Jul. Yet I must go. Sir Anthony does not know I am here, and if we meet, hell detain me, to show me the town. Ill take another opportunity of paying my respects to Mrs. Malaprop, when she shall treat me, as long as she chooses, with her select words so ingeniously misapplied, without being mispronounced.
Lyd. Here, my dear Lucy, hide these books. Quick, quick! Fling Peregine Pickle under the toilet; throw Roderick Random into the closet; put The Innocent Adultery into The Whole Duty of Man; thrust Lord Aimworth under the sofa; cram Ovid behind the bolster. Thereput The Man of Feeling into your pocket. So, sonow lay Mrs. Chapone in sight, and leave Fordyces Sermons open on the table.
Mrs. Mal. You thought, miss! I dont know any business you have to think at all. Thought does not become a young woman. But the point we would request of you is, that you will promise to forget this fellowto illiterate him, I say, quite from your memory.
Mrs. Mal. But I say it is, miss. There is nothing on earth so easy as to forget, if a person chooses to set about it. Im sure I have as much forgot your poor dear uncle as if he had never existedand I thought it my duty so to do; and let me tell you, Lydia, these violent memories dont become a young woman.
Mrs. Mal. Now, dont attempt to extirpate yourself from the matter; you know I have proof controvertible of it. But tell me, will you promise to do as youre bid? Will you take a husband of your friends choosing?
Mrs. Mal. What business have you, miss, with preference and aversion? They dont become a young woman; and you ought to know, that as both always wear off, tis safest in matrimony to begin with a little aversion. I am sure I hated your poor dear uncle before marriage as if hed been a blackamoor. And yet, miss, you are sensible what a wife I made! And when it pleased Heaven to release me from him, tis unknown what tears I shed! But suppose we were going to give you another choice, will you promise us to give up this Beverley?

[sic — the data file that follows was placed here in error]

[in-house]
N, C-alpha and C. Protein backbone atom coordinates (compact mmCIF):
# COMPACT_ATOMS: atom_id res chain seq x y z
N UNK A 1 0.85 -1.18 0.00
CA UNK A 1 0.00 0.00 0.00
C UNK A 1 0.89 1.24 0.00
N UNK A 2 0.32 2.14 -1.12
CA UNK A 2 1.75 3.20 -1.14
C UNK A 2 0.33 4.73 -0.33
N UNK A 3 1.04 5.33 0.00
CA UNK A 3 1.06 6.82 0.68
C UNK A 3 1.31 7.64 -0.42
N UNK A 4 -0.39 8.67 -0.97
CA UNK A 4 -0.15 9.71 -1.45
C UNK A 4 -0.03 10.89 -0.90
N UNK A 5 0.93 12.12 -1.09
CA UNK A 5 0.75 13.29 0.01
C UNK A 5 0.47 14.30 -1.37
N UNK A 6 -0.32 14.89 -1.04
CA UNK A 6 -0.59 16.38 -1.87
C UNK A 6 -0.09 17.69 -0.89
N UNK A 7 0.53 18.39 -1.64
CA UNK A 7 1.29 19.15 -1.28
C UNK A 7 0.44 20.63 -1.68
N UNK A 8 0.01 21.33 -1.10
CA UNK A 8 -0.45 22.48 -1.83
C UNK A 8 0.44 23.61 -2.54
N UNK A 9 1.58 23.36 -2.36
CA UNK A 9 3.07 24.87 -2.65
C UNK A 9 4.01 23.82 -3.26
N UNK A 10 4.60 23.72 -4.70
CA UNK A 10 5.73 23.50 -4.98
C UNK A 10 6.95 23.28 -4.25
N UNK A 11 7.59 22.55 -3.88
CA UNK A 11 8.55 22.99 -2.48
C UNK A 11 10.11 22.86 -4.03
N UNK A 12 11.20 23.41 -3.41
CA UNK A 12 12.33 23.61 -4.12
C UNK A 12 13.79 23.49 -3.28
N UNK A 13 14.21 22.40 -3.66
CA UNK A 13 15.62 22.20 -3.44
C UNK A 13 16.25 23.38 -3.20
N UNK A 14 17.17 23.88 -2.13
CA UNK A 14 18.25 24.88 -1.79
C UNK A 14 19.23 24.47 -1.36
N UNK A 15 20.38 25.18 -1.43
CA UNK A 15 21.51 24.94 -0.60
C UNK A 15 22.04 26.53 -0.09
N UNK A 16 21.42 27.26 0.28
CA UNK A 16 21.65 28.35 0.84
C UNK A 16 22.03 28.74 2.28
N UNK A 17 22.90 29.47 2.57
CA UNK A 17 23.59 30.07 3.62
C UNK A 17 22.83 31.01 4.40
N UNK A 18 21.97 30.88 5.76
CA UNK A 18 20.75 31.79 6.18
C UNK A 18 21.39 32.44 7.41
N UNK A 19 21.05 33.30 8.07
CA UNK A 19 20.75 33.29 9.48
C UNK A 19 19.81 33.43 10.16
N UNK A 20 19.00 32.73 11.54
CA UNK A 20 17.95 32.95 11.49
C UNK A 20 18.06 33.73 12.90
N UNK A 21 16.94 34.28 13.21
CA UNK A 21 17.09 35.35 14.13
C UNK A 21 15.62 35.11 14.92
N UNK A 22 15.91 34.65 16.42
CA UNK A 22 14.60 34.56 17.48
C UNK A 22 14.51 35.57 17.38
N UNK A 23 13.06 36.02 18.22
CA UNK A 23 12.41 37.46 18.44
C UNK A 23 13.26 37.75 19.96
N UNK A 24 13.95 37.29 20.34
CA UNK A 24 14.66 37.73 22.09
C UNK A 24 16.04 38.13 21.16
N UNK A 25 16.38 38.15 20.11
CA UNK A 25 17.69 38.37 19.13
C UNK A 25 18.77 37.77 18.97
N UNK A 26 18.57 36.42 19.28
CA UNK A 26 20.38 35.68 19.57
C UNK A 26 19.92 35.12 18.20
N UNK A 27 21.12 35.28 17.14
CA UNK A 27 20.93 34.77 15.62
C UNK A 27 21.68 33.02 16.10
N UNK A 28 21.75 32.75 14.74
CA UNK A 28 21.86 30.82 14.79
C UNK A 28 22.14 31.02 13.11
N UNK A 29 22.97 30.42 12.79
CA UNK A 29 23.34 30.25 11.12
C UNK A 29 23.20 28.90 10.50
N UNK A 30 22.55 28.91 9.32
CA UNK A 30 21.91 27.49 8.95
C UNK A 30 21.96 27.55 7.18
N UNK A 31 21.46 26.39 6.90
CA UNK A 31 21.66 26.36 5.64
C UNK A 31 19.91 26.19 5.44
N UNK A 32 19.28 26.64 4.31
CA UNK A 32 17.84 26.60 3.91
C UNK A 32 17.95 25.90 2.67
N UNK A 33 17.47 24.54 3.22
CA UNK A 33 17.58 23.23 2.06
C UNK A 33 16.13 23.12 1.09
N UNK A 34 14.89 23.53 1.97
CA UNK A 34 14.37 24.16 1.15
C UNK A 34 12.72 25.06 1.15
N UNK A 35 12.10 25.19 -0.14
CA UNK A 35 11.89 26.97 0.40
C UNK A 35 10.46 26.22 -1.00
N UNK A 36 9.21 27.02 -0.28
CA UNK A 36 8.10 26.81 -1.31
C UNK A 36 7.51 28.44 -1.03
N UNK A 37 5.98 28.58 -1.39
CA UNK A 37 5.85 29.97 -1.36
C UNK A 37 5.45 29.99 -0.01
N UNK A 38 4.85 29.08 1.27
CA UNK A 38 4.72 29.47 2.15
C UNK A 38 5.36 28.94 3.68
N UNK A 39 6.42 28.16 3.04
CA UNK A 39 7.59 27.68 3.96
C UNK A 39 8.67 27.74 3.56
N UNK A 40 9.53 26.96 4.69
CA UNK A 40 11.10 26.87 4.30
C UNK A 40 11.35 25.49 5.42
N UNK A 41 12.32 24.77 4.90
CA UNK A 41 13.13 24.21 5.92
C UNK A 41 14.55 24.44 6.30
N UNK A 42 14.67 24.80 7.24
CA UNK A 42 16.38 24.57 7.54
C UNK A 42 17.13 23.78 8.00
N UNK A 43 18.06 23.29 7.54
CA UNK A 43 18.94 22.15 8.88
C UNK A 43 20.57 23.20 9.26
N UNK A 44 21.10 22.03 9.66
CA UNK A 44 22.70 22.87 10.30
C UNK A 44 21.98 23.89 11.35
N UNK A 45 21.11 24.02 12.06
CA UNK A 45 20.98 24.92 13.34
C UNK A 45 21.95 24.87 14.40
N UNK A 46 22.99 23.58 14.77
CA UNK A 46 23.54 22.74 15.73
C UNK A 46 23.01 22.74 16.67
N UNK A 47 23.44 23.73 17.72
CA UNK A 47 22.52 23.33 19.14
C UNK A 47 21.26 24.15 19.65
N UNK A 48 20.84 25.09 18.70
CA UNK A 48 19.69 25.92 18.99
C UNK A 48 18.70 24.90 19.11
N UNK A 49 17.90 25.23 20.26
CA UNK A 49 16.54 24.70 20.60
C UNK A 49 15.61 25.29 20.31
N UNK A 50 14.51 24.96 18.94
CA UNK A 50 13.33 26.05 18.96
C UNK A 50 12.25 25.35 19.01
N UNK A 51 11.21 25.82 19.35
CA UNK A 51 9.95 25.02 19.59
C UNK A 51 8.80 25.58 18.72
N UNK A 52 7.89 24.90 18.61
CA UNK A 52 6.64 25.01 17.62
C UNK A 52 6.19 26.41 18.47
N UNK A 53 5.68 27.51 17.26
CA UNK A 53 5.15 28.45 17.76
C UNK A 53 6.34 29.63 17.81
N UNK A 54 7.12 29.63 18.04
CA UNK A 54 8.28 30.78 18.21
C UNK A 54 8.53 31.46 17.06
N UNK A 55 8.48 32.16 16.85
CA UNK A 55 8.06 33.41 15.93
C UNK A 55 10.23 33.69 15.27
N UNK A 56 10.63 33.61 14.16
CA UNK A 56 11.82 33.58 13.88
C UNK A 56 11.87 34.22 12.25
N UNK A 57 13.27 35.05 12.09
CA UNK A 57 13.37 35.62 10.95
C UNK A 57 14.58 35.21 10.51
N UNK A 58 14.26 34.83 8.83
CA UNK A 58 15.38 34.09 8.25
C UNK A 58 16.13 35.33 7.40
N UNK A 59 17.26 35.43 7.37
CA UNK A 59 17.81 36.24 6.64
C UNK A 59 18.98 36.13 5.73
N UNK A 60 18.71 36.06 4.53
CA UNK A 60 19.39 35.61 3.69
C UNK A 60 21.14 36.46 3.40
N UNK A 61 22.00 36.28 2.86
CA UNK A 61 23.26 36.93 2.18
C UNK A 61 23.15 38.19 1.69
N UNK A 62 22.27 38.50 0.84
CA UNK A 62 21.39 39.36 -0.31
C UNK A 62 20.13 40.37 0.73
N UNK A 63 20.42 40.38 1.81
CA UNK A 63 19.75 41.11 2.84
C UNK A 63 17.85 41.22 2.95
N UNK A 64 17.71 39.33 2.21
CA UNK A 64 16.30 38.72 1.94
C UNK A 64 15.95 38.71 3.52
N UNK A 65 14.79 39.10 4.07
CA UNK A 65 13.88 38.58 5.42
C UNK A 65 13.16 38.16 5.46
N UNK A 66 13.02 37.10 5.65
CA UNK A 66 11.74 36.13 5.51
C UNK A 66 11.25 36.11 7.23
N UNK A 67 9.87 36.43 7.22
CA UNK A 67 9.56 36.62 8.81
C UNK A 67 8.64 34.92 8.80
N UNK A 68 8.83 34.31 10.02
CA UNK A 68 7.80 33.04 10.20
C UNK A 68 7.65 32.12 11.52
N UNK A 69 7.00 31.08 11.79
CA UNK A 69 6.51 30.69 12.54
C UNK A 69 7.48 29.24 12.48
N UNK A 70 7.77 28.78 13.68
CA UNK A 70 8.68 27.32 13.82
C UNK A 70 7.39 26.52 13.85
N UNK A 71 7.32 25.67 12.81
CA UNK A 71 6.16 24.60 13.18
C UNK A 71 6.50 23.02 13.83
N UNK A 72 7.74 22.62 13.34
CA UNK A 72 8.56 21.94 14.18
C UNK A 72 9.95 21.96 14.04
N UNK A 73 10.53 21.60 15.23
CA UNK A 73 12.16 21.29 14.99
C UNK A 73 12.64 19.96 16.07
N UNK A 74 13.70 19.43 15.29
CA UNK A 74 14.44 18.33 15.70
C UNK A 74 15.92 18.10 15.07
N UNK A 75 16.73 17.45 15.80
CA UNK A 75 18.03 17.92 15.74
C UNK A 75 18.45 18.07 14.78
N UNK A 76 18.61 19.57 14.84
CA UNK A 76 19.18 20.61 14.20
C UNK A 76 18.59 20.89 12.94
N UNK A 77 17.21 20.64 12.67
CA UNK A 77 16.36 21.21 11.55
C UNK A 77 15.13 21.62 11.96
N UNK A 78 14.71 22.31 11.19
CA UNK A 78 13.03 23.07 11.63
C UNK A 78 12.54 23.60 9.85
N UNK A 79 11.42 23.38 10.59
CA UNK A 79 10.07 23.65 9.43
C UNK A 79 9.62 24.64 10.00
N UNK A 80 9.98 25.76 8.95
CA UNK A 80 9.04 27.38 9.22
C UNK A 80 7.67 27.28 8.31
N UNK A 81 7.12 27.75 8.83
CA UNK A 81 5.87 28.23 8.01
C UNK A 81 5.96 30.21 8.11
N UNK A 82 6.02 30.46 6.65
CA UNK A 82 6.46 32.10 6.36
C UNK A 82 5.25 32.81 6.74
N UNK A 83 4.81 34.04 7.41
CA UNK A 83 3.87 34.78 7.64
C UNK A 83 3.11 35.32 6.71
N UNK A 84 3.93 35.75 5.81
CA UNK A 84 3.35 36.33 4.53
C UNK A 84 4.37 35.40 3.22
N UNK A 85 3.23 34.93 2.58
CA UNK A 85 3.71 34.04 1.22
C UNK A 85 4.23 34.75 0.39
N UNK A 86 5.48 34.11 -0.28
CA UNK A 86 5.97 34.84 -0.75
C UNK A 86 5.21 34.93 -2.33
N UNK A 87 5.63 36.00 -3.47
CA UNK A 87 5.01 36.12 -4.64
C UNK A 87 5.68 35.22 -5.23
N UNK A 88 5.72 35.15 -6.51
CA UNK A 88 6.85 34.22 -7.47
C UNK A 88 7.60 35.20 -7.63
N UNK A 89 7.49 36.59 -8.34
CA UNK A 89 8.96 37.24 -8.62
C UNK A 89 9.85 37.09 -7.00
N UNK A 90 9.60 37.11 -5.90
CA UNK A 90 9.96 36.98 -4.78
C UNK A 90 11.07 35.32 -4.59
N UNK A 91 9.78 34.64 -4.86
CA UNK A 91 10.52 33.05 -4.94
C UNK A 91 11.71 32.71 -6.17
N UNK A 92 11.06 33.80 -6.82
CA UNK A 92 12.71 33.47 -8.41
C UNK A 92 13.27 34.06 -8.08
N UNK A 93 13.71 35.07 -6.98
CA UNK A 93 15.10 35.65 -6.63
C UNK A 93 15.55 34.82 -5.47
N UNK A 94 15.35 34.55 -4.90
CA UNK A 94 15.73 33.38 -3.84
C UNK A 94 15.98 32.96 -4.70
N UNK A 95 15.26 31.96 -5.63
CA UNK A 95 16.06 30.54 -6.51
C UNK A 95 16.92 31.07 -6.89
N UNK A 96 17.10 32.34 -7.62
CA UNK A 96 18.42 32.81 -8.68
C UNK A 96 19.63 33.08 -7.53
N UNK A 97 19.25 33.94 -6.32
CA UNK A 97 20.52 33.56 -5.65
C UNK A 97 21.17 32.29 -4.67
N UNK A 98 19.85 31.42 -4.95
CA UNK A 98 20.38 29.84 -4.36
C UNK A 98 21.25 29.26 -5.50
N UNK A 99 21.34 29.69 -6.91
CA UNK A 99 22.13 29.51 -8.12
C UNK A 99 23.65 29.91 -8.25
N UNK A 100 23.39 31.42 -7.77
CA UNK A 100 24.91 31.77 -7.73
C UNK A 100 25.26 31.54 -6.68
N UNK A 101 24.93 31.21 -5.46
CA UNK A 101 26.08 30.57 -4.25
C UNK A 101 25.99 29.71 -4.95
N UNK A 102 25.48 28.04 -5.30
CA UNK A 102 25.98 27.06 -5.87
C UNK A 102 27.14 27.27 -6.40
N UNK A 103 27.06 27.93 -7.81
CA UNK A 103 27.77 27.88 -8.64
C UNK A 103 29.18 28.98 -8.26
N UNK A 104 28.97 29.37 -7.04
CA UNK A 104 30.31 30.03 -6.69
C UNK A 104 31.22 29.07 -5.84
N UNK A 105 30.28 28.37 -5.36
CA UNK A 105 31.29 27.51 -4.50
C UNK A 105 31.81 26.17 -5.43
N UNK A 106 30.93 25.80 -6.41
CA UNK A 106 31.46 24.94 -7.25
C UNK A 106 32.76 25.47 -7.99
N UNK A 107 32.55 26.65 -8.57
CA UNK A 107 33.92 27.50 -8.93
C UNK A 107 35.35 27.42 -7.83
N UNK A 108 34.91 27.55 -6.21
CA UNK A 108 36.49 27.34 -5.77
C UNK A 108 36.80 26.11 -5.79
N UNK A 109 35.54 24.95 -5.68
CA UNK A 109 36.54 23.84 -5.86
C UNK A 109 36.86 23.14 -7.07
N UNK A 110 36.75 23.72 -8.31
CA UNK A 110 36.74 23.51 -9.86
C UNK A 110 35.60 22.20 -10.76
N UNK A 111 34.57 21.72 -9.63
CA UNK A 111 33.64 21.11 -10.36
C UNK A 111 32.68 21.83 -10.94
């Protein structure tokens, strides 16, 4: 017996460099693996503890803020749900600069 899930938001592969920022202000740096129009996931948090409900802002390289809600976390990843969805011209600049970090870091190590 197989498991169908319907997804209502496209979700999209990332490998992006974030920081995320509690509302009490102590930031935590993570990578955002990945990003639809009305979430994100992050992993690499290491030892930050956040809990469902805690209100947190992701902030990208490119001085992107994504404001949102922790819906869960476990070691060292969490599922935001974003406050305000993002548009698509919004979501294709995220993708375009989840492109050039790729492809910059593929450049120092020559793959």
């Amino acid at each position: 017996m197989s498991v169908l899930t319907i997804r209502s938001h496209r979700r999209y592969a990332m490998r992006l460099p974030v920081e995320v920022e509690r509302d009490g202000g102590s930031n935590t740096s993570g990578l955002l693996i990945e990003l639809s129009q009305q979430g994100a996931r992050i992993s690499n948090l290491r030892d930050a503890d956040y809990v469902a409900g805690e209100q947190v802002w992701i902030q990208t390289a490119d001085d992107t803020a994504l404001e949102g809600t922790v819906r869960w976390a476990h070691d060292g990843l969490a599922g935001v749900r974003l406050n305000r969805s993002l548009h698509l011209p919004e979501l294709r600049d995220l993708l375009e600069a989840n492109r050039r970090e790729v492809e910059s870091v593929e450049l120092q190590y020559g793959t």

Sir Anth. It is not to be wondered at, maam; all this is the natural consequence of teaching girls to read. Had I a thousand daughters, by Heaven! Id as soon have them taught the black art as their alphabet.
Sir Anth. In my way hither, Mrs. Malaprop, I observed your nieces maid coming forth from a circulating library! She had a book in each hand. From that moment I guessed how full of duty I should see her mistress!
Sir Anth. Madam, a circulating library in a town is as an evergreen tree of diabolical knowledge! It blossoms through the year! And depend on it, Mrs. Malaprop, that they who are so fond of handling the leaves, will long for the fruit at last.
Mrs. Mal. Observe me, Sir Anthony. I would by no means wish a daughter of mine to be a progeny of learning. I dont think so much learning becomes a young woman. For instance, I would never let her meddle with Greek, or Hebrew, or algebra, or simony, or fluxions, or paradoxes, or such inflammatory branches of learning; neither would it be necessary for her to handle any of your mathematical, astronomical, diabolical instruments. But, Sir Anthony, I would send her, at nine years old, to a boarding-school, in order to learn a little ingenuity and artifice. Then, sir, she should have a supercilious knowledge in accounts; and as she grew up, I would have her instructed in geometry, that she might know something of the contagious countries. But above all, Sir Anthony, she should be mistress of orthodoxy, that she might not misspell and mispronounce words so shamefully as girls usually do; and likewise that she might reprehend the true meaning of what she is saying. This, Sir Anthony, is what I would have a woman know; and I dont think there is a superstitious article in it.
Sir Anth. Well, well, Mrs. Malaprop, I will dispute the point no further with you; though I must confess, that you are a truly moderate and polite arguer, for almost every third word you say is on my side of the question. But, Mrs. Malaprop, to the more important point in debate. You say you have no objection to my proposal?
Sir Anth. Objection! Let him object, if he dare! No, no, Mrs. Malaprop, Jack knows that the least demur puts me in a frenzy directly. My process was always very simple. In their younger days, twas Jack, do this. If he demurred, I knocked him down; and if he grumbled at that, I always sent him out of the room.
Mrs. Mal. Aye, and the properest way, o my conscience! Nothing is so conciliating to young people as severity. Well, Sir Anthony, I shall give Mr. Acres his discharge, and prepare Lydia to receive your sons invocations; and I hope you will represent her to the captain as an object not altogether illegible.
Sir Anth. Madam, I will handle the subject prudently. Well, I must leave you; and let me beg you, Mrs. Malaprop, to enforce this matter roundly to the girl. Take my advice: keep a tight hand. If she rejects this proposal, clap her under lock and key; and if you were just to let the servants forget to bring her dinner for three or four days, you cant conceive how shed come about.